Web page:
Disney has included a disclaimer on its Web site and at the end of the film about the lifelong responsibility of taking in an animal companion. Quite impressively, they even encourage people to adopt rather than purchase an animal. While this is sure to do some good, it isn't enough. Not everyone will visit the site, and very few people will stay through the credits of a kids' movie. There was time early on for Disney to put signs in movie theaters and speak out to urge people not to buy Chihuahuas—to let people know that if they do buy the cute little dogs, it means a death sentence for dogs in animal shelters.
Now, if you find yourself among the responsible animal guardians who simply must adopt a beautiful Chihuahua—or you have friends who'd like to—please visit petfinder.com to view a listing of the thousands of animals—including purebreds—who are sitting in your local animal shelters right now. You can search by breed in animal shelters across the nation—and help save quite a few lives in the process.
Written by Missy Lane
As you can imagine, PETA hears about lots of cases of cruelty to animals. For folks who love animals as much as we do, that's never fun, but we can't make things better if we bury our heads in the sand. Still, it takes a lot to really strike a nerve with us, but one recent case stands out.
Carrie Cagata, James Cullen, and Shannon Kraham of Fort Myers, Florida, have been charged with multiple counts of cruelty to animals and animal abandonment. Lee County deputies reportedly found more than 80 dogs, cats, and other animals who had been entrusted to the trio malnourished or dead. While that's awful, it's not entirely unusual (unfortunately), but this is: Cagata is the owner of My Best Friend Inc., a supposed animal rescue organization. Detectives are alleging that she adopted abandoned animals from animal shelters and then tried to sell them for a profit—if the animals didn't sell, the detectives claim, they were apparently shipped off to "the farm," where they were left to starve.
While starving and abandoning animals is horrible enough, to do so while allegedly pretending to be rescuing them is over-the-top hideous—and an insult to the wonderful people who operate legitimate rescue groups. We fired off a letter to the head of the felony division of the Florida attorney's office, demanding that this case be prosecuted vigorously.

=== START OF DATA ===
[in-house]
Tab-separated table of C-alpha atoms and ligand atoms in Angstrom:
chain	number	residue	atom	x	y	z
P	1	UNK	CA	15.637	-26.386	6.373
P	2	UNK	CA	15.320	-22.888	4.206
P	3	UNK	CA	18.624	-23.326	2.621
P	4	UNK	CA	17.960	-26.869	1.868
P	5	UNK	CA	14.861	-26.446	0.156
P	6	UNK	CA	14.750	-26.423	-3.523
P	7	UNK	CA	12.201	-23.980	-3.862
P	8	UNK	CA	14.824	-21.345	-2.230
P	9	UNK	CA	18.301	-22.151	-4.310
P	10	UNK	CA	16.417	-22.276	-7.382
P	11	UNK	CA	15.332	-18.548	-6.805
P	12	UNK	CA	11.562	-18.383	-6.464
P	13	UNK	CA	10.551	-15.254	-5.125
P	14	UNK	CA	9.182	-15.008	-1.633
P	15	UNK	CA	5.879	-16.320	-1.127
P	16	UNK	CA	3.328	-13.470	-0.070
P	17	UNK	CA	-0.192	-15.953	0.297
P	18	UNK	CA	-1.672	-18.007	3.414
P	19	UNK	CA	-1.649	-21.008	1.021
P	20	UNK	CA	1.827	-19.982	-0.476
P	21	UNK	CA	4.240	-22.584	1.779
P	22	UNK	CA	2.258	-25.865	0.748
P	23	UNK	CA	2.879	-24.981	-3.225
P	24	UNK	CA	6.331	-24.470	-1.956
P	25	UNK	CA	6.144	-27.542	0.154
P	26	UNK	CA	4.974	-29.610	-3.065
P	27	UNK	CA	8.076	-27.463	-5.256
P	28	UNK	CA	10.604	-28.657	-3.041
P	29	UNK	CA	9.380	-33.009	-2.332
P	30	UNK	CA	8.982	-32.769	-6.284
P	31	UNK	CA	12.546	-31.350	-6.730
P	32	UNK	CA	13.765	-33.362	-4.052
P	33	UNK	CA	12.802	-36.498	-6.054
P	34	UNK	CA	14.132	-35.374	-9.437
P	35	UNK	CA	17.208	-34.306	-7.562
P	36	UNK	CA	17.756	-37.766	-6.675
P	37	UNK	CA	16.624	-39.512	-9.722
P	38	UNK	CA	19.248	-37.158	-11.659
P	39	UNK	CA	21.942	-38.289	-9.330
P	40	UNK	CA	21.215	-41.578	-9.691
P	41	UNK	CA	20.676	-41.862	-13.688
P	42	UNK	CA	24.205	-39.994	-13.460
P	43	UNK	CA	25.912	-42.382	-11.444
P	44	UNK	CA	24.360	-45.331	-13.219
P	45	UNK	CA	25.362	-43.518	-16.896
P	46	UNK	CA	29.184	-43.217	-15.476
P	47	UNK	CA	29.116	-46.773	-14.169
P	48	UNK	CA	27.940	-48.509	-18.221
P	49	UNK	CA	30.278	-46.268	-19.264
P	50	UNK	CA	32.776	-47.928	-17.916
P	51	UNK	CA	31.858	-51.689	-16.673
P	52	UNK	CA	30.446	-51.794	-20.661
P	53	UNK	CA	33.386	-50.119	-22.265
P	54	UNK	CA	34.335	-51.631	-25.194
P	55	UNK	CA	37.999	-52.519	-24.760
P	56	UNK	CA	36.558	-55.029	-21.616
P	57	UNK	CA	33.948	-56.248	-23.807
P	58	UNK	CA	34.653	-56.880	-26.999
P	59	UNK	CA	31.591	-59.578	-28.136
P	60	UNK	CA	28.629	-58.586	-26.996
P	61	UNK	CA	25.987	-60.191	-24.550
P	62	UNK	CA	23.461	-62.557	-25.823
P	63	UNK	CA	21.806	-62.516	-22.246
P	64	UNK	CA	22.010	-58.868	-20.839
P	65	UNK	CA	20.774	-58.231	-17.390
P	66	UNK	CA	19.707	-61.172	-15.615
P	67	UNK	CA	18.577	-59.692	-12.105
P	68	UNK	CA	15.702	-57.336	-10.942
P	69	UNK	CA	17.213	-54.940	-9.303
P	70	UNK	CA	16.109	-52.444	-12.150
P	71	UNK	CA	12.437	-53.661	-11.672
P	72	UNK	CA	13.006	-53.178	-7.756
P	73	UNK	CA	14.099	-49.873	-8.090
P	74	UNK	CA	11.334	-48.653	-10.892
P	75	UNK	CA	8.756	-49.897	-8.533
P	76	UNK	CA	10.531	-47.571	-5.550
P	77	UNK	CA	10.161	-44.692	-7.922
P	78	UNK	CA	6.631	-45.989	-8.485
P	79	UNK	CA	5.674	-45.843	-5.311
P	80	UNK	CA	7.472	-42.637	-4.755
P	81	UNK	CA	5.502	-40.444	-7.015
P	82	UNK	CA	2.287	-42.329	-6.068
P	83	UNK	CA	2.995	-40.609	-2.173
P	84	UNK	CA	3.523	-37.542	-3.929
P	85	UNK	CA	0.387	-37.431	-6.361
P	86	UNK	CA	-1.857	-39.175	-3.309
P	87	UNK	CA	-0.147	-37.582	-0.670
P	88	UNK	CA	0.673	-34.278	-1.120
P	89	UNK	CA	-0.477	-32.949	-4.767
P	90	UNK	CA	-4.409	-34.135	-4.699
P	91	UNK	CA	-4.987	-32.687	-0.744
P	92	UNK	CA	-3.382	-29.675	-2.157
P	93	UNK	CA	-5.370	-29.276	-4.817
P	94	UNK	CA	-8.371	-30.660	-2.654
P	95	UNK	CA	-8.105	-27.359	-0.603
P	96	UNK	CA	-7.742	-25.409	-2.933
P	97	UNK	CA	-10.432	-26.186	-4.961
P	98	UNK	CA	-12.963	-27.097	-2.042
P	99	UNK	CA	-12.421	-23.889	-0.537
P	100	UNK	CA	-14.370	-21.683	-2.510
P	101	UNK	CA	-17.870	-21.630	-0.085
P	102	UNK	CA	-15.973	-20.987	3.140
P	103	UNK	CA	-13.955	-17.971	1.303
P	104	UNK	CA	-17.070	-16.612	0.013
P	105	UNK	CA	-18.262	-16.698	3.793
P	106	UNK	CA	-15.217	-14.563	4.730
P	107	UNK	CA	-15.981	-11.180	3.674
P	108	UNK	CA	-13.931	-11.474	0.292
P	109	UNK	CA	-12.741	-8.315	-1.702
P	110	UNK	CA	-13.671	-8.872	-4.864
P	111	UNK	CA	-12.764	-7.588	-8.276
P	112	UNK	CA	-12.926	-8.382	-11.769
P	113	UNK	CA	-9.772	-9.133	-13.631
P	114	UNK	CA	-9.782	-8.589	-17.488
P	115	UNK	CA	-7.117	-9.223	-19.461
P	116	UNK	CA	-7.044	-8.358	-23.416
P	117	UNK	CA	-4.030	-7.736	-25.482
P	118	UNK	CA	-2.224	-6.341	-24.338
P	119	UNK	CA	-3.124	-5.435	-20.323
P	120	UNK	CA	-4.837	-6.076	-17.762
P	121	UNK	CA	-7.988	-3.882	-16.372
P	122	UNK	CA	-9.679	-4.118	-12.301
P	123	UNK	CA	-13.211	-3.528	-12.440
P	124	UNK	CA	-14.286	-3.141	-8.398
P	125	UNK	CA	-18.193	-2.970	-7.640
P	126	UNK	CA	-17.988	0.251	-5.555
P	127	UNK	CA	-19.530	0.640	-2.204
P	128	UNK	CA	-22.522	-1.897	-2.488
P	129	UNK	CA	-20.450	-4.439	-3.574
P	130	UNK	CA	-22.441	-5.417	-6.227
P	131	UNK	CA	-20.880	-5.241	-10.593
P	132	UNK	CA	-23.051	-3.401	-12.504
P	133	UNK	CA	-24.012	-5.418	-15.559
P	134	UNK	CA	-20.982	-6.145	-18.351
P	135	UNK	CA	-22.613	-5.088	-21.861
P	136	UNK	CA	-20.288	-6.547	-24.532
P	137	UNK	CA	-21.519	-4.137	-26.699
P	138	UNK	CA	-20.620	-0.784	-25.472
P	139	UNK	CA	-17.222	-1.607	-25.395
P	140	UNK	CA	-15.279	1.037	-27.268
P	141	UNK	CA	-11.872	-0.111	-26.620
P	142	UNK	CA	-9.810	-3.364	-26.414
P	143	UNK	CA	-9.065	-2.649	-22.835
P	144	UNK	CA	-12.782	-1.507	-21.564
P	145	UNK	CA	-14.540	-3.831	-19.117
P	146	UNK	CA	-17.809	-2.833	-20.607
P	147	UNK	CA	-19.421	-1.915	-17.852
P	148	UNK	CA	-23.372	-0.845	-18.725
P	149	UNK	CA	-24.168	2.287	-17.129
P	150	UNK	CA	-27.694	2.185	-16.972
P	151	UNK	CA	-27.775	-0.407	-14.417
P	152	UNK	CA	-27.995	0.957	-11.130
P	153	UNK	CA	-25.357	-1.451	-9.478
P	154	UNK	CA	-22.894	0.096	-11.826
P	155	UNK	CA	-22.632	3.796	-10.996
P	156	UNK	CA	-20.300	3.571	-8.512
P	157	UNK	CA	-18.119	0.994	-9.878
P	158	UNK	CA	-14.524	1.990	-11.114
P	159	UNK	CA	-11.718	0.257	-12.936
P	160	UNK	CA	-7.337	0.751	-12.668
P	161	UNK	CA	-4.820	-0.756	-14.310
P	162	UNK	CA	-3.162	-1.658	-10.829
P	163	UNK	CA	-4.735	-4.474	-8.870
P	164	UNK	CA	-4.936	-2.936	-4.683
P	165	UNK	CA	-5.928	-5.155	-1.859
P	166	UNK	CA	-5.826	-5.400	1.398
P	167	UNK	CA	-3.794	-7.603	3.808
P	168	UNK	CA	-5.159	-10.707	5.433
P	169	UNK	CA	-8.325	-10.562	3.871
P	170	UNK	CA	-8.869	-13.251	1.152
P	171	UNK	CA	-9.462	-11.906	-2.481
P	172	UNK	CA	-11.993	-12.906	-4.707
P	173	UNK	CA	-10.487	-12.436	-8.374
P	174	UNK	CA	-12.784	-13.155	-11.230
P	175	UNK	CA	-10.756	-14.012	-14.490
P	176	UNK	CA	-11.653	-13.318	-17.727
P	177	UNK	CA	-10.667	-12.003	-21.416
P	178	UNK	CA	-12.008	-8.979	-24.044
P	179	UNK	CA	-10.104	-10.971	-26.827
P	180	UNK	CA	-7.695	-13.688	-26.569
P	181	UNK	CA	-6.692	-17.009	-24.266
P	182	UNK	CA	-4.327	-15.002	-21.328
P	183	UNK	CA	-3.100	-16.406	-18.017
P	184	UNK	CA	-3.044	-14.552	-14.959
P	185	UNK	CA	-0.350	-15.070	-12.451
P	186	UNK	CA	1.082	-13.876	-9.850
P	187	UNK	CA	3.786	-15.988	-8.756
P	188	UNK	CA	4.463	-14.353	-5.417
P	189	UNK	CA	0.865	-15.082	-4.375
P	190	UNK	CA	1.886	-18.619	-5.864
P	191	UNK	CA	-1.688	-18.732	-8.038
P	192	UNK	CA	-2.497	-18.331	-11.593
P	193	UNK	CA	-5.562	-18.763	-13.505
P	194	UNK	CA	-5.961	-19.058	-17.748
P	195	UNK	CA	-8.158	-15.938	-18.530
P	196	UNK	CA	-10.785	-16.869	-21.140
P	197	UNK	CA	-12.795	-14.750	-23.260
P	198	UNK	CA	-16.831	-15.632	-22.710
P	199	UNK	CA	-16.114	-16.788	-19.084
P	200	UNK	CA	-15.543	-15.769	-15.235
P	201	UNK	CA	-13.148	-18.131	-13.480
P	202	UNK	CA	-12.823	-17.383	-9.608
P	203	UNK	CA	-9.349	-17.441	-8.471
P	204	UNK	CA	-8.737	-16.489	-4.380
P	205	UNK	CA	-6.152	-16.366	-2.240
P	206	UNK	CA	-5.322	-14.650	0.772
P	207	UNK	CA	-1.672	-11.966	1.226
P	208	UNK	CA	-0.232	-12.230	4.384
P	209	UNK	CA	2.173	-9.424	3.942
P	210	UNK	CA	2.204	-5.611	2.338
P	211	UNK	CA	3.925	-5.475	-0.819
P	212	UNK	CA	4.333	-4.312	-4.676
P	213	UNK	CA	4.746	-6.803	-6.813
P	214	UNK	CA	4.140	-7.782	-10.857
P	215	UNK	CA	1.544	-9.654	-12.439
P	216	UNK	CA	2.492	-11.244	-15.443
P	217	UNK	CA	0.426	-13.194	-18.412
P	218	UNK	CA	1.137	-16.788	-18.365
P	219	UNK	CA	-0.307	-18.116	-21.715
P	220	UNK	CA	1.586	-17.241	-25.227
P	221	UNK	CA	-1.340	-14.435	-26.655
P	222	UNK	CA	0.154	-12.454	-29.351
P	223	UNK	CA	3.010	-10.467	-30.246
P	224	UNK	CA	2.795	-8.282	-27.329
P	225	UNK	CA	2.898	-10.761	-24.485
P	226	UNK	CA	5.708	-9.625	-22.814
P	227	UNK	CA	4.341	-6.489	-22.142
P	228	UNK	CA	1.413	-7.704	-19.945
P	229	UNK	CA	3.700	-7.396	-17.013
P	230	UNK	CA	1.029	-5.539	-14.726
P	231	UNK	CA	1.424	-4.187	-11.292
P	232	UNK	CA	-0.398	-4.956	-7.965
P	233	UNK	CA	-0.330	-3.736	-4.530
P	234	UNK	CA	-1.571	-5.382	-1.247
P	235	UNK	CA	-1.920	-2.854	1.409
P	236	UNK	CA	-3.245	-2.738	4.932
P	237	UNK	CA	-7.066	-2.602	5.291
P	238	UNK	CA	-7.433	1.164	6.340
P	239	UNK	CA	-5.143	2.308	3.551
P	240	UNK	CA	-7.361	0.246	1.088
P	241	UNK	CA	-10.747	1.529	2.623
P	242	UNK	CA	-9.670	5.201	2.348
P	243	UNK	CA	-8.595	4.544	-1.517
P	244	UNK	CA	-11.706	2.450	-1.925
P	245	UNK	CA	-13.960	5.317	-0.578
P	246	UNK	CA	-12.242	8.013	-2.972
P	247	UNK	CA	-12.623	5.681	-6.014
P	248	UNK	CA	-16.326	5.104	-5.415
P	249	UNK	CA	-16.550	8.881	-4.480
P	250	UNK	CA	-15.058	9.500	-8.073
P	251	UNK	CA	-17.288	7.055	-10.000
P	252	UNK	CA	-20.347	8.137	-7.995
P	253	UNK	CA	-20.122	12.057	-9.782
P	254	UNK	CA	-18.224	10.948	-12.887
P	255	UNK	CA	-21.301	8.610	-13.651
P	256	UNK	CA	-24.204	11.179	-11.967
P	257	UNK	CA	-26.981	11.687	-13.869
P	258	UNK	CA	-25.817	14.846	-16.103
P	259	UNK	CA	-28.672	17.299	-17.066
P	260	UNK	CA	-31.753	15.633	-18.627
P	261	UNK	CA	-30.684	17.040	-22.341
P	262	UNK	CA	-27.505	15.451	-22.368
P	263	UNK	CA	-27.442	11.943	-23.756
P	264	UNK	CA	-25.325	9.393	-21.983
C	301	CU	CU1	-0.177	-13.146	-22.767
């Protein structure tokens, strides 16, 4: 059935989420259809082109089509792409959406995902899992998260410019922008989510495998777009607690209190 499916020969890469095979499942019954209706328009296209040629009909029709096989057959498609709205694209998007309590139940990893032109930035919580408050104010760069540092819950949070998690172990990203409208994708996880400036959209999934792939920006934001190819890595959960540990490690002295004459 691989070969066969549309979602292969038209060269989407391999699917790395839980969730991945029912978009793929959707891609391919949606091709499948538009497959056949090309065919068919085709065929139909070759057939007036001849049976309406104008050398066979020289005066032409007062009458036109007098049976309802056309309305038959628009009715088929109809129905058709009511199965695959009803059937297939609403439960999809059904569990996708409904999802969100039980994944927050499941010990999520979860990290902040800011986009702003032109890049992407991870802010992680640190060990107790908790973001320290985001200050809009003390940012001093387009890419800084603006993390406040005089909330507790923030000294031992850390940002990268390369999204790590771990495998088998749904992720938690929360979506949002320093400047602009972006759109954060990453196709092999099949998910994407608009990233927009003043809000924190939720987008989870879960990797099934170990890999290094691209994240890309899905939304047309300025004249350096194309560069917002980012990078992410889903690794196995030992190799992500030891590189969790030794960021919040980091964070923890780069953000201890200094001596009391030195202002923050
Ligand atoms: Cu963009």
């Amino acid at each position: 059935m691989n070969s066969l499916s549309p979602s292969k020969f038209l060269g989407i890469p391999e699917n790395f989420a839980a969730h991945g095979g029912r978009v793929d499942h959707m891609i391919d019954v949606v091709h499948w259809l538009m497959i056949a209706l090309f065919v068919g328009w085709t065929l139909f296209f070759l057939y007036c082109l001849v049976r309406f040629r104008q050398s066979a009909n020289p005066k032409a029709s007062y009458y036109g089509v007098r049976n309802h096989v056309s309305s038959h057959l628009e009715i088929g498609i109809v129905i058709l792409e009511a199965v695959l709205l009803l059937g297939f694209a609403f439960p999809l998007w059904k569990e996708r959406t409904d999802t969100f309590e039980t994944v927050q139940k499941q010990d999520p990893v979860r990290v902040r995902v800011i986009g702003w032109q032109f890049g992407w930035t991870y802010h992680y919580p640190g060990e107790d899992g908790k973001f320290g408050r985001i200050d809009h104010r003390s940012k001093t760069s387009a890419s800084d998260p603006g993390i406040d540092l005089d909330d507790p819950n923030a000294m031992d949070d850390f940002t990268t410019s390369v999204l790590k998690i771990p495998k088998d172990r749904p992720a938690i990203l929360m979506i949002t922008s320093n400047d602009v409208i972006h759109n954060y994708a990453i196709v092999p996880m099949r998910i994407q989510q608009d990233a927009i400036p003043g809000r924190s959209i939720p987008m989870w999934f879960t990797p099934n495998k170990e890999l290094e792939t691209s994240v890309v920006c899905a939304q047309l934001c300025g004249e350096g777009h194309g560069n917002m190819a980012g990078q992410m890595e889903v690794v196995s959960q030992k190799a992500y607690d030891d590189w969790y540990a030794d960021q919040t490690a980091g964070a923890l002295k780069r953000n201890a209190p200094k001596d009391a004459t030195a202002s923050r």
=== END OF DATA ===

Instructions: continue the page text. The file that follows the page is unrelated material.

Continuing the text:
The letter also stated, "On behalf of our thousands of members and supporters in Florida, we respectfully ask that, if convicted and in addition to serving a period of incarceration, the three defendants (and any codefendants later named) be required to undergo psychological evaluations followed by mandatory counseling at their own expense." You can read the full letter here.
Written by Jeff Mackey
Last week, we released our jaw-dropping investigation into a Hormel supplier. It didn't take long for more abuse of pigs to come to light. We recently learned of a situation that happened early this month when a truck carrying nearly 200 live pigs to a slaughterhouse overturned on the highway, trapping some pigs in the wreckage for hours. Approximately 65 pigs were killed by the impact, died from their injuries, or were killed at the site of the accident by responding workers, including employees of Murphy-Brown, a subsidiary of Smithfield Foods Inc.
As if the trauma of the accident weren't enough, while workers were removing the surviving pigs from the scene in order to send them on to the horrors of the slaughterhouse, they pulled the terrified pigs by their ears and hit them in the face with tools that even the pork industry says should never be used to hit animals.
As Smithfield's neighbors, we're all too familiar with the grisly aftermath of truck crashes. These latest documented abuses clearly demonstrate that Smithfield's self-touted "industry-leading accident response program" is ignored by a number of Murphy-Brown's employees and ineffectively enforced by supervisors. Watch the video and decide for yourself whether Smithfield is full of hot air.
If you eat hot dogs, ham, sausage, or bacon, then you are supporting this suffering. These and other abuses are done in your name and on your dollar. Please make a conscious decision to turn up your nose at pork, because the best way to help these intelligent animals is to stop eating them.
Written by Christine Doré
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Almost all of us grew up eating meat, wearing leather, and going to circuses and zoos. We never considered the impact of these actions on the animals involved. For whatever reason, you are now asking the question: Why should animals have rights? Read more.